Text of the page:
Test B results are in for the four show jumpers who tested positive for the illegal substance Capsacain, and they are confirmed positive. An article on Equisearch says:
Now that the B samples have confirmed all the initial findings, the process will follow the Accelerated Medication Control Procedure during and after the 2008 Olympic Games which is part of the FEI Regulations for Equestrian events at the 2008 Olympic Games (Annex G), available on the FEI Olympic website.
Evidence and written submissions have been requested from each rider, and a three-member panel of the FEI Tribunal has been appointed. Hearings will be held September 5-7 in Lausanne, Switzerland, however, it is up to the people responsible whether or not they wish to exercise or waive their right to be heard. The panel will then, in light of all the evidence received, take a decision as to the applicable sanction, if any.
An update will be provided by the FEI following the hearings (September 8) and final decisions will be announced prior to the end of the first week in October, provided the hearings can be held as scheduled. However, these deadlines are indicative timelines, and may be affected by specific circumstances as with any legal proceeding. The competition results will be amended as indicated in the Tribunal’s final decision.
The horse and rider teams involved are:
Bernardo Alves (BRA)/Chupa Chup
Christian Ahlmann (GER)/Cöster
Denis Lynch (IRL)/Latinus
Tony Andre Hansen (NOR)/Camiro
Courtney King-Dye’s Harmony Mythilus Tests Positive For Banned Substance
It was quite a shocker to hear that Courtney King-Dye’s Olympic mount tested positive for Felbinac, which is usually applied topically for the relief of local pain and inflammation. The FEI held off on making a public announcement until after the results of the test B sample were in.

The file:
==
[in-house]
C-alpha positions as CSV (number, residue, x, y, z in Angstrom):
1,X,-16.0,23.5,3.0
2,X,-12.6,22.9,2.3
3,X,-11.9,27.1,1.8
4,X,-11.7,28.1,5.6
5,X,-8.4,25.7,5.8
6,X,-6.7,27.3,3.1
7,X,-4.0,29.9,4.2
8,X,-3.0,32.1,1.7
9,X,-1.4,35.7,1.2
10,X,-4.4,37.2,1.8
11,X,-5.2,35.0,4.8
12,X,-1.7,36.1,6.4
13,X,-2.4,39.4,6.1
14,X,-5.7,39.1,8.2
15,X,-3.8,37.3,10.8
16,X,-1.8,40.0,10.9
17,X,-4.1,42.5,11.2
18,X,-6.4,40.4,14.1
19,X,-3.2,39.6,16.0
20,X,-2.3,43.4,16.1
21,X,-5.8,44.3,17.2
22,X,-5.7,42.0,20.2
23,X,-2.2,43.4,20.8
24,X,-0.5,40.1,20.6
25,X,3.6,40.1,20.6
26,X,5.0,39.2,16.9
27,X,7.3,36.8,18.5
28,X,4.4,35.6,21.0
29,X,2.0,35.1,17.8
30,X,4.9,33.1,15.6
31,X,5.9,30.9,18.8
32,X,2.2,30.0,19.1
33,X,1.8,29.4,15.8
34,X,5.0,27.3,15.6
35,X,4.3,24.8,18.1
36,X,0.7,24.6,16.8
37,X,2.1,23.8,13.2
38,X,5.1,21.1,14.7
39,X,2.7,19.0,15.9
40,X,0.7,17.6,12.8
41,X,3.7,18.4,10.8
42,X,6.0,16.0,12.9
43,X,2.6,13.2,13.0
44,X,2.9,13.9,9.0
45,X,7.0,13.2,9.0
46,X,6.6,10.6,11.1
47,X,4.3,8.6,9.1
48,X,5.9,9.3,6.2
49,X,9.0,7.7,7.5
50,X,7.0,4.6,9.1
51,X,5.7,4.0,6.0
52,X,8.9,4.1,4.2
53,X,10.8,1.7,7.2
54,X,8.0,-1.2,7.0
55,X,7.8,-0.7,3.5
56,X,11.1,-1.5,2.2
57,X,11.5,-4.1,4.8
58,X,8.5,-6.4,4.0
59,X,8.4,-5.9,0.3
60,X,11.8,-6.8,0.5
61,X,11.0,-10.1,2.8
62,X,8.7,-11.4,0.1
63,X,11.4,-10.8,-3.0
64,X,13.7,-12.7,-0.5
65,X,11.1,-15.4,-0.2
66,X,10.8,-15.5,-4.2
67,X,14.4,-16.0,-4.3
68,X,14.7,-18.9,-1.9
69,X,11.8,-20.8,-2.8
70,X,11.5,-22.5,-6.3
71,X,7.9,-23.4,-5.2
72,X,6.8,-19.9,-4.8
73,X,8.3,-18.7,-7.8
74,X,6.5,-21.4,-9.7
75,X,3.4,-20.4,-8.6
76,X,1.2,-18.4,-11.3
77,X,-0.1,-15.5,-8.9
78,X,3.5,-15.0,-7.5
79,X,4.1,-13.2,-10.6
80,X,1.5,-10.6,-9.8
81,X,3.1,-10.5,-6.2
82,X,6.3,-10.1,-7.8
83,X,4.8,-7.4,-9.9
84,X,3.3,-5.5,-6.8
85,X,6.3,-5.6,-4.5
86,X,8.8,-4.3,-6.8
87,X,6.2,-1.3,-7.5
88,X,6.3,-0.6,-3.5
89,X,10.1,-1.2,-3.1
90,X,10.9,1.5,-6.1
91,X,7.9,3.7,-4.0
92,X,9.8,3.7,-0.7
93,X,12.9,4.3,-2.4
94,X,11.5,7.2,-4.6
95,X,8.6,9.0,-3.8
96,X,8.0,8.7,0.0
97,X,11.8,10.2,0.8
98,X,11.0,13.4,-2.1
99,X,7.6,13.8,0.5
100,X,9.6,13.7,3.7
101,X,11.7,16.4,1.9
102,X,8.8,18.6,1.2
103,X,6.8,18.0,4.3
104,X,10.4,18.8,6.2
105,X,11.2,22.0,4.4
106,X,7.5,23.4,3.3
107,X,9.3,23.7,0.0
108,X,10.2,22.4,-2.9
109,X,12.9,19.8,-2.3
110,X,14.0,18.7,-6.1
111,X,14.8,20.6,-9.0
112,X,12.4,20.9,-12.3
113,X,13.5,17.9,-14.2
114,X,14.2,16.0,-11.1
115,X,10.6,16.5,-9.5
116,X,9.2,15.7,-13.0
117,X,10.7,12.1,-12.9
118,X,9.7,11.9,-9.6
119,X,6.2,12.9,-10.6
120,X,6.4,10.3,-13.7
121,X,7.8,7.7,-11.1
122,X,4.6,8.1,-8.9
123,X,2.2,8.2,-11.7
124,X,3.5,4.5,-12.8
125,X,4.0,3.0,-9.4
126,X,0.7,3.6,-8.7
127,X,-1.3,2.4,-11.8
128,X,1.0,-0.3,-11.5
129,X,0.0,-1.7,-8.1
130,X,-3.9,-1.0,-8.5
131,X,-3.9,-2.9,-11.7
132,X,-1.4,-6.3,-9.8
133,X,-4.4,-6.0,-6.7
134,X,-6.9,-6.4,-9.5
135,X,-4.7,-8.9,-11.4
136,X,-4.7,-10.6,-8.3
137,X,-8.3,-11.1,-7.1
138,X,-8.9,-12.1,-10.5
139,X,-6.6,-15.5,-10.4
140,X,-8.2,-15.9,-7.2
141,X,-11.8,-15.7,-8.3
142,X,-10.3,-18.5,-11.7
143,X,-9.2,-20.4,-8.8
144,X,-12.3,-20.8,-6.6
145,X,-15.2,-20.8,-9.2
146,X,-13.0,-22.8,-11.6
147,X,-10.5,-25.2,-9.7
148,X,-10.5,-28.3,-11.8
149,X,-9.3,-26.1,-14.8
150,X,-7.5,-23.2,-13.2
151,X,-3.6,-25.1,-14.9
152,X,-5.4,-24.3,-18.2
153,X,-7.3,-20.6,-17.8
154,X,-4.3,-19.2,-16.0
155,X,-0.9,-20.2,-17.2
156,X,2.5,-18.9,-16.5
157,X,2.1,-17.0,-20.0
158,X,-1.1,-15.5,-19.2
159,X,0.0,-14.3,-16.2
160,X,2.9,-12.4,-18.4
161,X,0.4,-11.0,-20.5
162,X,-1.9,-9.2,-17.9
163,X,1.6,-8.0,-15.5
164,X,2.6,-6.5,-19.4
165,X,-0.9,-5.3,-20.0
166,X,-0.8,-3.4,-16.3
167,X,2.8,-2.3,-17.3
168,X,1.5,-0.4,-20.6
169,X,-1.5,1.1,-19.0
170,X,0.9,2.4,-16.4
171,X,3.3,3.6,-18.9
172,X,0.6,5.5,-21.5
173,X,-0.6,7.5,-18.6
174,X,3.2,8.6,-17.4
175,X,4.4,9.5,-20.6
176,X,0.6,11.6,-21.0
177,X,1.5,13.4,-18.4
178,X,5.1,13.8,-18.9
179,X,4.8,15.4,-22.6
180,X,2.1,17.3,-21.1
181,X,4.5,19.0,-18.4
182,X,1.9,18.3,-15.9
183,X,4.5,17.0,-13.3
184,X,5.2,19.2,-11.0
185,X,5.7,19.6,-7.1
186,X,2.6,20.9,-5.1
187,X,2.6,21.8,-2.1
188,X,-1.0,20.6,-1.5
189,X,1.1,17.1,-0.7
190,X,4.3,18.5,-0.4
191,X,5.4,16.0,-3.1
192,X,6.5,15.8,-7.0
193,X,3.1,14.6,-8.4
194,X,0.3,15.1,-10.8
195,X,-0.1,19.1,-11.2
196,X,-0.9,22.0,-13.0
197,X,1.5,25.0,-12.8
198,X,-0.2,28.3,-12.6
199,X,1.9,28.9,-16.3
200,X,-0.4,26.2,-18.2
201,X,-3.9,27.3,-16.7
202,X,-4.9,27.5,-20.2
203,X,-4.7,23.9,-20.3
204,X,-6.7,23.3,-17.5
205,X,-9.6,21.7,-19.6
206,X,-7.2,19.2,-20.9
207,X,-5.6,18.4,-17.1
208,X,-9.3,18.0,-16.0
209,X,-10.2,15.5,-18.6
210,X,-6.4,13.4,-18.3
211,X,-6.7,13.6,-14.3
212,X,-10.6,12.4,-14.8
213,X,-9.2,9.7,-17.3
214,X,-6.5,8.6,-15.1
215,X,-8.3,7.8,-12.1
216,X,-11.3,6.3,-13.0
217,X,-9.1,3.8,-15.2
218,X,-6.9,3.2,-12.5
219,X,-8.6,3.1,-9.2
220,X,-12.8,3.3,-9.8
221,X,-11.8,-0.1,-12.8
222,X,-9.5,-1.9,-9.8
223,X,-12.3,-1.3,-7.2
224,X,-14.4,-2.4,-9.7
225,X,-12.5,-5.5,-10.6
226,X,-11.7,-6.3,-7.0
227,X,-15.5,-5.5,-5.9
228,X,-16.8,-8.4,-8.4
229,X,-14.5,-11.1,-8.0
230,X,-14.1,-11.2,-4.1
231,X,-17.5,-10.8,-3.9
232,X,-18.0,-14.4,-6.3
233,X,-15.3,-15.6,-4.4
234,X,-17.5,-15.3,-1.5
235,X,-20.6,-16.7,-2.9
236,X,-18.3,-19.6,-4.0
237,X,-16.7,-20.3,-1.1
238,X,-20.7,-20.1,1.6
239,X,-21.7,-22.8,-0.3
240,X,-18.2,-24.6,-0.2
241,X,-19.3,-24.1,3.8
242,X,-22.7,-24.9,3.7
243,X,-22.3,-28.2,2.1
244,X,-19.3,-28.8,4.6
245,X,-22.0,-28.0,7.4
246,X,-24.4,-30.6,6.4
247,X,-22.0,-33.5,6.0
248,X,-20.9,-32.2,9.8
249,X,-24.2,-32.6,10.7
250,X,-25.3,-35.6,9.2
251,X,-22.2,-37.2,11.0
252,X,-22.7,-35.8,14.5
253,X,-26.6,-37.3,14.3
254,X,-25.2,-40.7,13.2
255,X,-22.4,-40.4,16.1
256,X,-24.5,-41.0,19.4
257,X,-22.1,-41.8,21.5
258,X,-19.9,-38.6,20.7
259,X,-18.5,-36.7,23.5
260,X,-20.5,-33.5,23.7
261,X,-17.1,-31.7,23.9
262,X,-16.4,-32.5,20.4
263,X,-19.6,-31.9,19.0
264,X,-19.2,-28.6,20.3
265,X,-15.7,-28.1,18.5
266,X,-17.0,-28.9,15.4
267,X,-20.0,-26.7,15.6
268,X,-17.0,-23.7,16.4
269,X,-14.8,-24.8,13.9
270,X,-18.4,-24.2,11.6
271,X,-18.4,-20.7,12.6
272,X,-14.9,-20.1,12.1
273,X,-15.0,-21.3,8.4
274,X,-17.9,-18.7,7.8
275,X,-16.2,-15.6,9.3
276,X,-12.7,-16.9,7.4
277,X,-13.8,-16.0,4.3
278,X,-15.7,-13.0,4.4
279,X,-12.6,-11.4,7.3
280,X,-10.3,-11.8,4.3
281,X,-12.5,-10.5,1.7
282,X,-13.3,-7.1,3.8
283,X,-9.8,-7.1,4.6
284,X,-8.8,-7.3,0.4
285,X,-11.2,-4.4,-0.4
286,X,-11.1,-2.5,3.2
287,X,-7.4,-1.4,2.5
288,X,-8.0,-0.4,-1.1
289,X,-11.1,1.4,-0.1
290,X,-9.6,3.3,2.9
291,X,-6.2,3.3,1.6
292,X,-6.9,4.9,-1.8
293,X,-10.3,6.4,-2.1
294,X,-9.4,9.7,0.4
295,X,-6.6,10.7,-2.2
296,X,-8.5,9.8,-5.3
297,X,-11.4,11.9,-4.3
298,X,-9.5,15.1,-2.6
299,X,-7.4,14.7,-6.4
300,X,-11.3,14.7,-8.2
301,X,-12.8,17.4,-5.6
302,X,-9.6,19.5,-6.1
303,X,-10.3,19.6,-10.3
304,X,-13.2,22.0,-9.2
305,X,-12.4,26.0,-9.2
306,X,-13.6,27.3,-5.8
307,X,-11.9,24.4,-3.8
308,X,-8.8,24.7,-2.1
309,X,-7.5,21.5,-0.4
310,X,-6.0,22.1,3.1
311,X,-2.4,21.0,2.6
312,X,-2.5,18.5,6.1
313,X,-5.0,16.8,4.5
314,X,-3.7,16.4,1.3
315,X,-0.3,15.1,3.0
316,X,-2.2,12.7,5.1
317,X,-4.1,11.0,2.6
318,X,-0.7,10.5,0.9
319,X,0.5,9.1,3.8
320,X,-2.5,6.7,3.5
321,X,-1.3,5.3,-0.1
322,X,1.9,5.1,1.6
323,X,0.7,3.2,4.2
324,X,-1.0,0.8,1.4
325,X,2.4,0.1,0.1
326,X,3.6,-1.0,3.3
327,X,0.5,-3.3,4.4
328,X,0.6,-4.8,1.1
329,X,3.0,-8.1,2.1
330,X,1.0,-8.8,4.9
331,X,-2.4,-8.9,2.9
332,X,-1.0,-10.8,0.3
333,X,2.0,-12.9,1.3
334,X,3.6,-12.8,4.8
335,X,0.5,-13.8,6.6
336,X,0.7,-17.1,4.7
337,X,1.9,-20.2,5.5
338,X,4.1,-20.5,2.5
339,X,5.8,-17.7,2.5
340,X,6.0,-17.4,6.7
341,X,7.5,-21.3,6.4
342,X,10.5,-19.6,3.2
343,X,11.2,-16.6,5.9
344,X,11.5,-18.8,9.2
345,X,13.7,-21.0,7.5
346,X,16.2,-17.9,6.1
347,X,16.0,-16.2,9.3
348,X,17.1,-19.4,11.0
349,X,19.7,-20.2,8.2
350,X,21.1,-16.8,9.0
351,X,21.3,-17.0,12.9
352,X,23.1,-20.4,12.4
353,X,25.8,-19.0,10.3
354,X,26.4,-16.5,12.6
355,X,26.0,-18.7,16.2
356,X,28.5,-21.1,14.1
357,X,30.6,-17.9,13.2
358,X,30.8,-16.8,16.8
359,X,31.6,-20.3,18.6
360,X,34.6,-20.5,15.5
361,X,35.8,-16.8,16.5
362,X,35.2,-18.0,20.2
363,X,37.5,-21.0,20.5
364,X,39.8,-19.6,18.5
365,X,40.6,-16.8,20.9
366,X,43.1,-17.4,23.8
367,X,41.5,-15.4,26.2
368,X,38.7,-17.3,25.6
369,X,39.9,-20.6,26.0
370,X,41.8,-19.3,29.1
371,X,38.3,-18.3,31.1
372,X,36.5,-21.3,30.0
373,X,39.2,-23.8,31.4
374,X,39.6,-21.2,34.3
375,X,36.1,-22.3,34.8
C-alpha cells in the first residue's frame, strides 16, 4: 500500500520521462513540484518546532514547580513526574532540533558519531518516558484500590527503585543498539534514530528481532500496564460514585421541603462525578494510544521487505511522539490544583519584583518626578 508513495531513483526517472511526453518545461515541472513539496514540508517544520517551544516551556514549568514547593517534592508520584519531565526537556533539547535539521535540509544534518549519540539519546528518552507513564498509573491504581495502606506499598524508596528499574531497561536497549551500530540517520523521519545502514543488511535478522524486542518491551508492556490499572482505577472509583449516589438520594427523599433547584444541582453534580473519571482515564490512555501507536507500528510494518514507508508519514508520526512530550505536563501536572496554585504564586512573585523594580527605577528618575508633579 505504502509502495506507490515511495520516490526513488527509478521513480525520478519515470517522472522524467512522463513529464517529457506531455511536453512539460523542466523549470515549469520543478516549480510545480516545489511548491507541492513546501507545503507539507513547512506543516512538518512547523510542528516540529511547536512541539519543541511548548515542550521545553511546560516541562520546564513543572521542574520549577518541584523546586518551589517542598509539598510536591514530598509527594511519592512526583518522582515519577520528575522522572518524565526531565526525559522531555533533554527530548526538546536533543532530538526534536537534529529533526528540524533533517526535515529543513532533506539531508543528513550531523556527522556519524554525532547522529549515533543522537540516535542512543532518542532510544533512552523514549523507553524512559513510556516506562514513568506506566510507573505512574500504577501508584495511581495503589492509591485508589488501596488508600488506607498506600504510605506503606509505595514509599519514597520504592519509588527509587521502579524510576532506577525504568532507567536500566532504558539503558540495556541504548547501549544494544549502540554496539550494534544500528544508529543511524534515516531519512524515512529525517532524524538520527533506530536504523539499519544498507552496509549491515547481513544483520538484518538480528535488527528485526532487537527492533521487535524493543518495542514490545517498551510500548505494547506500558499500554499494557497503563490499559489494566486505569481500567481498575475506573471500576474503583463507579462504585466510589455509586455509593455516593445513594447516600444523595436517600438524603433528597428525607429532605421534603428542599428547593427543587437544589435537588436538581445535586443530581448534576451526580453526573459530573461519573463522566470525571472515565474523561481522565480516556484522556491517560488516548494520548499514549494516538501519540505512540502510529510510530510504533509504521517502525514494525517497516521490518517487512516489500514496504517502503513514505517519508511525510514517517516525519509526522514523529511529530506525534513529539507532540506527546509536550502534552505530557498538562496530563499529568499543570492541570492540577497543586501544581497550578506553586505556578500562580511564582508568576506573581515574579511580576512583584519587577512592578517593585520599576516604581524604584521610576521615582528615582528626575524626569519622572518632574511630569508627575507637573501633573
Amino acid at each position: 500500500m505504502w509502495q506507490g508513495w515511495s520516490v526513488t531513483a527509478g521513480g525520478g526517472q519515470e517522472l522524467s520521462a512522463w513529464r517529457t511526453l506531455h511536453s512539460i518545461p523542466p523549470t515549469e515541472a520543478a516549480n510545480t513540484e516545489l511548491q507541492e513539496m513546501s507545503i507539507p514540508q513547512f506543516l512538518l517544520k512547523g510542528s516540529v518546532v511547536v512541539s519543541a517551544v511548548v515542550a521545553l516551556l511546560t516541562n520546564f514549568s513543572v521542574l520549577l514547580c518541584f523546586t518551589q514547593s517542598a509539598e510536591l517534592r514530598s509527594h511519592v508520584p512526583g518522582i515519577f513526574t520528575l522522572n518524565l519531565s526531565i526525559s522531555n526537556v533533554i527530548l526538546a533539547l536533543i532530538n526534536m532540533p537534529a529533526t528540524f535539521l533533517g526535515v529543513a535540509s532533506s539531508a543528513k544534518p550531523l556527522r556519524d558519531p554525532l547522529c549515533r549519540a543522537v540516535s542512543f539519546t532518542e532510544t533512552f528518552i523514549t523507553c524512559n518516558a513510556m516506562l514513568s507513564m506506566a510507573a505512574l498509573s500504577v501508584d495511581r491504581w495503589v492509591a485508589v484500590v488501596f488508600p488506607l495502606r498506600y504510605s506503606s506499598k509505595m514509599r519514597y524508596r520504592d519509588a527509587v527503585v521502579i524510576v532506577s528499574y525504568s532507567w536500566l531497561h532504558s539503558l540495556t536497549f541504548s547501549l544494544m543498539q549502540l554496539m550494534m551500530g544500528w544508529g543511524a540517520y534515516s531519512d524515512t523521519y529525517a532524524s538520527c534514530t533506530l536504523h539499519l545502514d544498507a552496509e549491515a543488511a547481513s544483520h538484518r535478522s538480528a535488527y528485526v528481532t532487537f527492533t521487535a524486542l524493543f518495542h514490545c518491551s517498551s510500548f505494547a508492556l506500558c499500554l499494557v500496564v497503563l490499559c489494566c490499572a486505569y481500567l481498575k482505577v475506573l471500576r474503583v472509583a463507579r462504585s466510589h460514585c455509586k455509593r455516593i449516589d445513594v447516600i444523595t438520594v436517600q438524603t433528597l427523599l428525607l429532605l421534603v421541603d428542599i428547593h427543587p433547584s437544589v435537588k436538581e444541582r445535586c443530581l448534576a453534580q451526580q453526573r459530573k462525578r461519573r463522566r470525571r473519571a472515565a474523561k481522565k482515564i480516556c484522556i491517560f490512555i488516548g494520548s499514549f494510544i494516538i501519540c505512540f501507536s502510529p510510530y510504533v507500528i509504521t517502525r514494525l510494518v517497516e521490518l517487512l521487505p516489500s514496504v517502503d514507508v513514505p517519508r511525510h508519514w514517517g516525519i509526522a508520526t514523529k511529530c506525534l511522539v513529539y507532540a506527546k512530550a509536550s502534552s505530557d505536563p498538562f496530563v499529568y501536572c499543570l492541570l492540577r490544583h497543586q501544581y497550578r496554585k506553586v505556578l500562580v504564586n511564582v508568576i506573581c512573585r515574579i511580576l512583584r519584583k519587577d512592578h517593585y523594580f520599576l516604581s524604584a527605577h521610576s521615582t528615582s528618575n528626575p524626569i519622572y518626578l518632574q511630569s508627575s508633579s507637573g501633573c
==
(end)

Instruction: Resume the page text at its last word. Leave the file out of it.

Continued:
After reading the article on Equisearch, I’m pretty convinced that it was an accident.
Mythilus was treated in the equine clinic at Sha Tin when he arrived for artrial fibrillation as a result of stress from his trip. He was attended by their doctors as well as the USEF Veterinarian Dr. Rick Mitchell. Neither Dr. Mitchell or Courtney had ever even heard of the drug in question, and it is not manufactured or sold in the United States.
King-Dye and Dr. Mitchell believe that during treatment at the clinic, he may have come in contact with Felbinac. In discussion with King-Dye, USEF vets, grooms and physical therapists, no other explanation or conclusion was able to be drawn.
“Neither I nor my vets had ever heard of the drug Felbinac until we got the call about Myth’s positive test,” said King-Dye. “We were stunned and baffled. We spent the entire day doing Internet research on the uses for this drug and how it could possibly have gotten into my horse’s system. As far as we could find it is not even manufactured, approved or available in the U.S. My horse has had no soundness problems whatsoever, and I would have no need for an anti-inflammatory. Anyone who knows me knows wholeheartedly that I would never dope my horse intentionally. It is cheating; it is not putting your best against the other’s best. I have never been in a more torturous and frustrating situation; trying to prove innocence is very hard. It saddens me beyond description that my whole reputation could be blackened because of this situation.”
The FEI Tribunal stated in their preliminary decision that “there are circumstances in this case that makes it difficult to clear out how the prohibited substance entered into the horse’s system.”
“The USEF stands behind the FEI’s initiatives to rid the sport of doping and to protect the welfare of our horses. We are equally supportive of Courtney in this situation as this substance was unknown to any of us until a few days ago,” said USEF CEO John Long. “It seems clear that Mythilus came into contact with it without Courtney’s or Dr. Mitchell’s knowledge.”
I sure hope Courtney’s name can be cleared of this incident. From everything I’ve read about her, and her reaction to the situation, it seems pretty clear that she’s not at fault. She’s the kind of rider who is in it because she loves the horses, not the money or fame, so she’s going to take good care of them. Unfortunately, we will probably never know exactly how the drug got into Mythilus’s system.